Archinaut (pictured assembling a satellite structure in a three-stage illustration) is an in-space robotic manufacturing and assembly platform that is capable of constructing space-optimized systems of sizes not previously feasible (Image source: Made In Space).

NASA invites proposal from space-based large-scale 3D-printing company

How soon will we see Made In Space make in space?
The International Space Station (ISS) is the most collectively expensive object built by humans. The total estimated cost is believed to be close to $150 billion. Aside from the direct costs of the structure itself, ISS required 36 Space Shuttle flights to assemble the station; each costing an approximated $1.4 billion – not to mention the costs of international partner missions.

Taking that into perspective, as well as understanding the risk, design decisions and restrictive payload sizes related to launching space structures into orbit, any technological breakthrough that would lower those costs, risks and design requirements would be a boon – to say the least.

Enter Archinaut.

Archinaut is an in-space robotic manufacturing and assembly platform designed by Made In Space (MIS), that is capable of constructing space-optimized systems of sizes not previously feasible.
And last week, NASA invited MIS to submit a proposal for a technology flight demonstration mission of its Archinaut technology.

NASA’s Space Technology and Mission Directorate (STMD) awarded MIS its initial Archinaut contract in 2016 under the Tipping Point program, which was established to fund public-private partnerships to achieve NASA’s goals of expanding space capabilities and helping develop next-generation technologies to grow the U.S. economy and strengthen the nation’s economic competitiveness. The Tipping Point program funds technology development until the point of maturation where commercial companies take over, buying products and supporting for further capability development.

The core technology of Archinaut is the Extended Structure Additive Manufacturing Machine, or ESAMM. ESAMM is an additive manufacturing capability that enables manufacturing of large structures not limited by traditional build volumes. MIS proved out the transformational ESAMM capability in the summer of 2017 during thermal vacuum testing at NASA Ames Research Center. Since then, MIS has been developing ESAMM-based flight mission architectures for a variety of commercial and government customers.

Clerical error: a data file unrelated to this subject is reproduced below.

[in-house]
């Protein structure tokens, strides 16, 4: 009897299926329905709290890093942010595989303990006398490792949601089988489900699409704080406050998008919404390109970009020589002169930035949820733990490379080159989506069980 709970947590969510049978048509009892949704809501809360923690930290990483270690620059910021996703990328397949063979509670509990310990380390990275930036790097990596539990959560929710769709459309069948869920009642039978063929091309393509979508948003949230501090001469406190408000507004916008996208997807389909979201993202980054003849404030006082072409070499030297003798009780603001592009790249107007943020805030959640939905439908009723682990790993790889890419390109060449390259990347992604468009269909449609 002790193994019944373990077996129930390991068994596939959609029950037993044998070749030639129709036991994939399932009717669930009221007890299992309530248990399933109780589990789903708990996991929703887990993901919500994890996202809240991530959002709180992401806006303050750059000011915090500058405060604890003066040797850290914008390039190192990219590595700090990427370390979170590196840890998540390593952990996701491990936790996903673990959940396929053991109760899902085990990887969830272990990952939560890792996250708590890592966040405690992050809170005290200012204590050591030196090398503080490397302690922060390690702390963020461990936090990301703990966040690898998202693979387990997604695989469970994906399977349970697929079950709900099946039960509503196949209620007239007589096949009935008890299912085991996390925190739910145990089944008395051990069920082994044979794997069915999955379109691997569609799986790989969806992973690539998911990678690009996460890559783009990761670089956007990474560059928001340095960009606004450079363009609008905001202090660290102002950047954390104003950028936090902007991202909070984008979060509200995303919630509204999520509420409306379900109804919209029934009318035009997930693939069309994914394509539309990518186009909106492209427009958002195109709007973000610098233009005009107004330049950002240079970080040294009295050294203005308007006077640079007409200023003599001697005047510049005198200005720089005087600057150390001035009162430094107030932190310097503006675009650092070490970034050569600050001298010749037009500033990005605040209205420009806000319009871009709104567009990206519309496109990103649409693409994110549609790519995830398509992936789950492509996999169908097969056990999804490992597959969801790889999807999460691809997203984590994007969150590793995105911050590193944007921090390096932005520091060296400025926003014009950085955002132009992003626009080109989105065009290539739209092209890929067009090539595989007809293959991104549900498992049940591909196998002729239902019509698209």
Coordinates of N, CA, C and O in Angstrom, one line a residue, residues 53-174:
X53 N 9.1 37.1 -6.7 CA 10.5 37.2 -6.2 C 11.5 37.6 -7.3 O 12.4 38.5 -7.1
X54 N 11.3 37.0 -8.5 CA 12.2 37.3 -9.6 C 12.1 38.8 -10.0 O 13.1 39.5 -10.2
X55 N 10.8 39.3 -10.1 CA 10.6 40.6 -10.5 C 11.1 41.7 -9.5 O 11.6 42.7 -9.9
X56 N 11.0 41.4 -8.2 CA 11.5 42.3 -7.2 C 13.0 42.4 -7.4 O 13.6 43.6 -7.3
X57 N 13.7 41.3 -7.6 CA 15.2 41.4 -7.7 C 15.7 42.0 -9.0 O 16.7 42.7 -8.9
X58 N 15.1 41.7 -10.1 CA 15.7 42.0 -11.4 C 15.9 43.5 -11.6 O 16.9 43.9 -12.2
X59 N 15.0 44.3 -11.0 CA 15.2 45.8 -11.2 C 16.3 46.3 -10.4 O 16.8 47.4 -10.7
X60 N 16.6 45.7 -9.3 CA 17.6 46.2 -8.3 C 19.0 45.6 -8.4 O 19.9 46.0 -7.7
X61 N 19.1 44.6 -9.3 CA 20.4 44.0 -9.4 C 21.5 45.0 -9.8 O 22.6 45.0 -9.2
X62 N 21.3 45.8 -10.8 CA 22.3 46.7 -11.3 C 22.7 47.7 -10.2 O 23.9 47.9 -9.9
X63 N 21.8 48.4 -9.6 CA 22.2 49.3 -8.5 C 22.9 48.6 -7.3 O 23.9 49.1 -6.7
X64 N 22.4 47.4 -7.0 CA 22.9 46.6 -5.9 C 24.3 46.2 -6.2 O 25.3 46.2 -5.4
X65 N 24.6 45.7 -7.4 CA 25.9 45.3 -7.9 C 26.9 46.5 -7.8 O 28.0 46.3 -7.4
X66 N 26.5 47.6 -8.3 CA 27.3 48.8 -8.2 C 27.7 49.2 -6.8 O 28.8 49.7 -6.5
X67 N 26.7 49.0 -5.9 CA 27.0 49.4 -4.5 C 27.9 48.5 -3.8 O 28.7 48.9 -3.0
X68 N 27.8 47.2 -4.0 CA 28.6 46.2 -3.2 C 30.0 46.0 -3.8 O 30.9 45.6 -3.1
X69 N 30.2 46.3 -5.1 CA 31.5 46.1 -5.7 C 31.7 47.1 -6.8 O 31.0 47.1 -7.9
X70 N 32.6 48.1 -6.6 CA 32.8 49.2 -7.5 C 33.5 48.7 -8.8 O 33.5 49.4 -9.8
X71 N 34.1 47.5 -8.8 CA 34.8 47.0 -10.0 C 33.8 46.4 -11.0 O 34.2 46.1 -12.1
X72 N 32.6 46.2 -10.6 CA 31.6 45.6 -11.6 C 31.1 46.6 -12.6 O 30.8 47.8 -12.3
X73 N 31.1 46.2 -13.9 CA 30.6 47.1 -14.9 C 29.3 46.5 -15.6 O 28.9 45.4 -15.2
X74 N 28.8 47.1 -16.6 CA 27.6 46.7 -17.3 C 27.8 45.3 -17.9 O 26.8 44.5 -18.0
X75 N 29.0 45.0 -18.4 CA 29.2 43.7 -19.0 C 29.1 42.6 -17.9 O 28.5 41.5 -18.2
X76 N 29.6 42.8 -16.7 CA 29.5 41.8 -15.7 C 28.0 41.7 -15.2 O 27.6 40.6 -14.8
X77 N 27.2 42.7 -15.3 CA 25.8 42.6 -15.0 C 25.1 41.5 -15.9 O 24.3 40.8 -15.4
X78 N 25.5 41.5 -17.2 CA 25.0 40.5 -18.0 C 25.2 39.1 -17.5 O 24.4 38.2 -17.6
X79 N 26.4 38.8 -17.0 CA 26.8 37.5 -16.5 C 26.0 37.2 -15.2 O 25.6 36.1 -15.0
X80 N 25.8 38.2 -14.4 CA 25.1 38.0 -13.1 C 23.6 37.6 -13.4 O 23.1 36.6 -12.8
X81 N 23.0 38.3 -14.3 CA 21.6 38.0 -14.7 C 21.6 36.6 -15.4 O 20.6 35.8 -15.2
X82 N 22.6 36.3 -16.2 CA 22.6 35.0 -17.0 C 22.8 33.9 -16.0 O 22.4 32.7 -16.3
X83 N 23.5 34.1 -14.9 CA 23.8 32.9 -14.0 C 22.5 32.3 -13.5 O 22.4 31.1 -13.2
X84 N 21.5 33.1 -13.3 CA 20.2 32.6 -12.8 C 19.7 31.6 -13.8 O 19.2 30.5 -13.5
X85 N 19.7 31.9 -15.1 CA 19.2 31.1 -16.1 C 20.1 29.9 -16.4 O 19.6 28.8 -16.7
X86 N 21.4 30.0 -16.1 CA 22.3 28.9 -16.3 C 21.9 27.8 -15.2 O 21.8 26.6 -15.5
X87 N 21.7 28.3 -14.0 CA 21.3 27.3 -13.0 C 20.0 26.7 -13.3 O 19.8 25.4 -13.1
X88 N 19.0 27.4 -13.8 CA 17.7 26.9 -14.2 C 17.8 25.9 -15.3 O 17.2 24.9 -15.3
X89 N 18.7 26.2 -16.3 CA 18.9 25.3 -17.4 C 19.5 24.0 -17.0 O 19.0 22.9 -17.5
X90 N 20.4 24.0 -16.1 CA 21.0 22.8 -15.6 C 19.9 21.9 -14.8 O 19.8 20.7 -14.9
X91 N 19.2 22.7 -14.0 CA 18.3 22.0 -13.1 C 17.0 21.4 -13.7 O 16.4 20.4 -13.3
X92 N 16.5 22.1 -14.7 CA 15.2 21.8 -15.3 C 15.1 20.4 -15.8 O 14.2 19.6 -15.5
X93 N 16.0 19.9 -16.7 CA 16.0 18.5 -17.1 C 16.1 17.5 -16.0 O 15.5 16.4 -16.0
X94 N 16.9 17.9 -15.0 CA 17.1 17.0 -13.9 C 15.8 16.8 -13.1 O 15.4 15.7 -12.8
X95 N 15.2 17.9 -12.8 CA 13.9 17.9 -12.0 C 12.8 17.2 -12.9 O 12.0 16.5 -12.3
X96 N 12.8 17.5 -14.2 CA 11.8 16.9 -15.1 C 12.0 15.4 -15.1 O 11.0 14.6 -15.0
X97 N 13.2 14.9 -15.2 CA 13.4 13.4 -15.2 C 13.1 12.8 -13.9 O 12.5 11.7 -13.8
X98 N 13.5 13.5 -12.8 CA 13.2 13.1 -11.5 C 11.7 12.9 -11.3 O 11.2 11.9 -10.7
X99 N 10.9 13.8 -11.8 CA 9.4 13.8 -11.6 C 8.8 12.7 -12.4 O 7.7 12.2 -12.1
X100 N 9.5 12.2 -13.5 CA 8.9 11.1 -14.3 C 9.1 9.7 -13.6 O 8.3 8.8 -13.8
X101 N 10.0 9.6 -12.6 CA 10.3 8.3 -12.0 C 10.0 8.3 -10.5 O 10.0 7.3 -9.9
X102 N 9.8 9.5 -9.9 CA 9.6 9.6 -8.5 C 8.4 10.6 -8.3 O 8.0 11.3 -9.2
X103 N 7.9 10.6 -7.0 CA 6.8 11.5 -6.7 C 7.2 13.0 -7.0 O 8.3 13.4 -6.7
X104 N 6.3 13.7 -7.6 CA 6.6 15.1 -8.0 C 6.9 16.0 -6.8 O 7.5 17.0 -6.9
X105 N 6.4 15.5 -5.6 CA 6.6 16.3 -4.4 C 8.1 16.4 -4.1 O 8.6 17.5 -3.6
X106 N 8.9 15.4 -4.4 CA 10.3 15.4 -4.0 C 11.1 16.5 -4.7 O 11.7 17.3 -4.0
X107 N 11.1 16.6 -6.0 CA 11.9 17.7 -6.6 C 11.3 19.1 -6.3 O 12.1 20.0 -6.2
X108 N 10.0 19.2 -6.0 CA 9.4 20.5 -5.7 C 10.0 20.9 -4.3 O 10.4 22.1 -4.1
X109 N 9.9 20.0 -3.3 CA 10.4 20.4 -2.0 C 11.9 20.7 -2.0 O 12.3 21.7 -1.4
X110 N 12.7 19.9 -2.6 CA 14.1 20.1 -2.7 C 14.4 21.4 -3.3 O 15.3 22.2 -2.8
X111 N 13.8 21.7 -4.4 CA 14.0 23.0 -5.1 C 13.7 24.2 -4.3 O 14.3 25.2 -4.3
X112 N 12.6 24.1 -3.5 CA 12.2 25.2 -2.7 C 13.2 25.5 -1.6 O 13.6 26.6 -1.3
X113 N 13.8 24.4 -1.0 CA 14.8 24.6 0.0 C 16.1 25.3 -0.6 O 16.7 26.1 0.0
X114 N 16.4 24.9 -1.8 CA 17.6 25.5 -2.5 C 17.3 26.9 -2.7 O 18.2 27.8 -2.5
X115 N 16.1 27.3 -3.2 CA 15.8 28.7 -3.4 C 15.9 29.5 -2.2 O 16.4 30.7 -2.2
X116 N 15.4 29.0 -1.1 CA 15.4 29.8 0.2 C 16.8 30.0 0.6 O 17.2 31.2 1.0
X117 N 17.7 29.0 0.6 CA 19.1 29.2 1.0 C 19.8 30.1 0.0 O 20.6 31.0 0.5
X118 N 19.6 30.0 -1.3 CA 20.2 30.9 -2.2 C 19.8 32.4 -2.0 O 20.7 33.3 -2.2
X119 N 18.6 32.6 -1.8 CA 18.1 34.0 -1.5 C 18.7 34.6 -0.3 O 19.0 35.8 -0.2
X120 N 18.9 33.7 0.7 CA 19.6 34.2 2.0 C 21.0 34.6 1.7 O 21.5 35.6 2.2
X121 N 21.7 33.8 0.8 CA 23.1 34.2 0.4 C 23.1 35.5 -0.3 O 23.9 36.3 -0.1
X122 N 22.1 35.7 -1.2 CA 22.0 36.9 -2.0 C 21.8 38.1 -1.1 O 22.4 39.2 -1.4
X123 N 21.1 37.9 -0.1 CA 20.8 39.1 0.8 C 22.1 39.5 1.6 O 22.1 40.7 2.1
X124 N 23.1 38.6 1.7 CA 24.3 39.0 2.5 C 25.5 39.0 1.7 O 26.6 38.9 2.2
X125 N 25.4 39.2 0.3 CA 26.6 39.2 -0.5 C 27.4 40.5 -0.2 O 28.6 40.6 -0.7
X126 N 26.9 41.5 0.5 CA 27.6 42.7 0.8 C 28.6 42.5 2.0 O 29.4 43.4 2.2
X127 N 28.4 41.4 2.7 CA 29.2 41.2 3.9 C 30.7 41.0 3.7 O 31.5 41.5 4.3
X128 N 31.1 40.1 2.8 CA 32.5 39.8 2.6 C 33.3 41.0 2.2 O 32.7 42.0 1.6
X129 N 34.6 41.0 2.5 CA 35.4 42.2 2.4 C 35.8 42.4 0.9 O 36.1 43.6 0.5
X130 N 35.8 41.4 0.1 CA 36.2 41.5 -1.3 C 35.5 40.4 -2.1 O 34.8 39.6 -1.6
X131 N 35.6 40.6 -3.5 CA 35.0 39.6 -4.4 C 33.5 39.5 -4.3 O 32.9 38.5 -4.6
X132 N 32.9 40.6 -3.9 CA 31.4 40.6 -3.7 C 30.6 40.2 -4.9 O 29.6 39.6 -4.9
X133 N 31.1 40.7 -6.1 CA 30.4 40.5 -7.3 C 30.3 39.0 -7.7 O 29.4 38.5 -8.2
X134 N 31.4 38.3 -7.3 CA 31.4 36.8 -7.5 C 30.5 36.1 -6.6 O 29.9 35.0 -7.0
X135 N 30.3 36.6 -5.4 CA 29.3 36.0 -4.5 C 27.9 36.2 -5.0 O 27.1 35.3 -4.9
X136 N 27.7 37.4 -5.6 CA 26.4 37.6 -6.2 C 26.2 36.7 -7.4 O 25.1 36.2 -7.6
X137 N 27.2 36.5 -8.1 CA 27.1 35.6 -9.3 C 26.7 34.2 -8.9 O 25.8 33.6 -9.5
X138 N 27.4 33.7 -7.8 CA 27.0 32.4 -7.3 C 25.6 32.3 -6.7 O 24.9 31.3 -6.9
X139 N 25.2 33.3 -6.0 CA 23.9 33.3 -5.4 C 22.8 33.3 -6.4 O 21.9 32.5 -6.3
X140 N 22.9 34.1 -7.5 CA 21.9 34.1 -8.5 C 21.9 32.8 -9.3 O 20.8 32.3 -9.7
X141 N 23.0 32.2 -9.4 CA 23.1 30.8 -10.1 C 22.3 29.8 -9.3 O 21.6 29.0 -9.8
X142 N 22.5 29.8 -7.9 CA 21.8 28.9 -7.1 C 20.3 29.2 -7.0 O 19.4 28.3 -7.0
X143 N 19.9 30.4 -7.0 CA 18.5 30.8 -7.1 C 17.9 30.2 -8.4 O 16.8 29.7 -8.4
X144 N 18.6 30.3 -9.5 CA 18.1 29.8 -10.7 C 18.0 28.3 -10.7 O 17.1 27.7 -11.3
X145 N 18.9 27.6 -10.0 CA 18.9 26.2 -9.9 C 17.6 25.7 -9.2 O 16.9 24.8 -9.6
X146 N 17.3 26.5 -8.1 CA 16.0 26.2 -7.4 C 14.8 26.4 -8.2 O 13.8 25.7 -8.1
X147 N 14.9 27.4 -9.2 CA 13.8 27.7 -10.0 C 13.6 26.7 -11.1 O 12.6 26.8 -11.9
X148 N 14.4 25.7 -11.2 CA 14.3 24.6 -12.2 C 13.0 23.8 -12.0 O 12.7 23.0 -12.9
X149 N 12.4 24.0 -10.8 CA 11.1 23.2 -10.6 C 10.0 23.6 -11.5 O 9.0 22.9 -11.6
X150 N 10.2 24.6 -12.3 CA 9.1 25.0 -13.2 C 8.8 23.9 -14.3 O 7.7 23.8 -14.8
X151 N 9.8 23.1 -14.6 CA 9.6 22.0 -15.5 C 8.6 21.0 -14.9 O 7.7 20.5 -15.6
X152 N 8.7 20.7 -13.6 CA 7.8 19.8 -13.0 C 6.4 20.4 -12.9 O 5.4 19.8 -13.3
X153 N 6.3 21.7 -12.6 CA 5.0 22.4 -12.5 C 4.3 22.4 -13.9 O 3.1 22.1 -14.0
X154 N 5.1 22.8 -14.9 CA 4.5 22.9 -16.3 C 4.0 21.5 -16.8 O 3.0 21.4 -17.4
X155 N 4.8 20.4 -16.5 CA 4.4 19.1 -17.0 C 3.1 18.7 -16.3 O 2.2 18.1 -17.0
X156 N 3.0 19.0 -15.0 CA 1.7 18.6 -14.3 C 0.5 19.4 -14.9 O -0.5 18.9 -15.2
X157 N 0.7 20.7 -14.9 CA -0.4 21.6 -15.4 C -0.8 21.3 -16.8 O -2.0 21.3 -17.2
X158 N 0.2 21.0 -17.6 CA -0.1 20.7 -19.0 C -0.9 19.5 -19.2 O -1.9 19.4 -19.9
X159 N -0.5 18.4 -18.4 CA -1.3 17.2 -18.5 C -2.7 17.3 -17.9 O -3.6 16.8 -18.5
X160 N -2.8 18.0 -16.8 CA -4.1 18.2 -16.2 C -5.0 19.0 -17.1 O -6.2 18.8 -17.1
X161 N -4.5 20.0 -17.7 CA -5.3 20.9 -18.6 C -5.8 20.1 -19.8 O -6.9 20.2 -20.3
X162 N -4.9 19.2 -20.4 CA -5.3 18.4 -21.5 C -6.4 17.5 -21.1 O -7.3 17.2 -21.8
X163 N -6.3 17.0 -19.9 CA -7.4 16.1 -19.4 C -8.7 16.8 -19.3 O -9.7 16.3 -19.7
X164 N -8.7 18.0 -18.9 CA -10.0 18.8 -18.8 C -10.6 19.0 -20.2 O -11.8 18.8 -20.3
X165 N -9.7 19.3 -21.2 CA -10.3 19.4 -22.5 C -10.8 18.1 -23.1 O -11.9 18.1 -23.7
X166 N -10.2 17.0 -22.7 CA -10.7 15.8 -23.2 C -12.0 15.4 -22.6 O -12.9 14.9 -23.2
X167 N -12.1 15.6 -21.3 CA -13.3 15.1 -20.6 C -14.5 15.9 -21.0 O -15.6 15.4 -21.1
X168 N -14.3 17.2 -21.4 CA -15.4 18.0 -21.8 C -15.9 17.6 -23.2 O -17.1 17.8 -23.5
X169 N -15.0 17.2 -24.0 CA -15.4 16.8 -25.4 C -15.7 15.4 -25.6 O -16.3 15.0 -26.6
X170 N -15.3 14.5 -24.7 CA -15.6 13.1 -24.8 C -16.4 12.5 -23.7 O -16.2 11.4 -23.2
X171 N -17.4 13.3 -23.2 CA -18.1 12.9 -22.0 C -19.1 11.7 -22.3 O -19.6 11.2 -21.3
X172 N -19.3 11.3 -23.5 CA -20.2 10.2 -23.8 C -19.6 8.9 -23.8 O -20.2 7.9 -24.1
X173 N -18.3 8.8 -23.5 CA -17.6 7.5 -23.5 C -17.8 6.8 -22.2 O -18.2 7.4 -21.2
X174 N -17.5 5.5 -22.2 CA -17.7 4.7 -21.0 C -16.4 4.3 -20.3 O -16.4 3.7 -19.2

MIS is working with high-strength space-grade polymers, such as PEI/PC ULTEM (polyetherimide/ polycarbonate), on its Archinaut technology and, is developing metal capabilities for missions which require metallic properties.

“NASA is ushering in a new era of manufacturing and assembly technologies for space,” said Andrew Rush, MIS president and CEO. “The Archinaut technology that we’re advancing provides considerable, never-seen-before capabilities for NASA, commercial, and other government customers. We’re pleased with our progress in assembling a world-class team with tremendous technical expertise to compete for Phase II work.”

Since 2016, MIS has made significant advancements in space-capable extended structure additive manufacturing and robotic assembly.

“Archinaut is a transformational capability that supports space exploration and other critical in-space missions for a variety of customers,” added Rush. “This technology enables us to build space-optimized structures in space. What this means is we can now build larger and bigger structures that can deliver greater capabilities at a much lower cost and with less risk.”

MIS’s team includes Northrop Grumman for systems integration and avionics work and Oceaneering for robotics capabilities.

“We’re preparing for an important thermal vacuum chamber test of the entire manufacturing and assembly system this summer,” said Eric Joyce, Archinaut project manager. “We’ve made considerable progress in raising the technology readiness level and lowering the risk associated with bringing this technology to space.”
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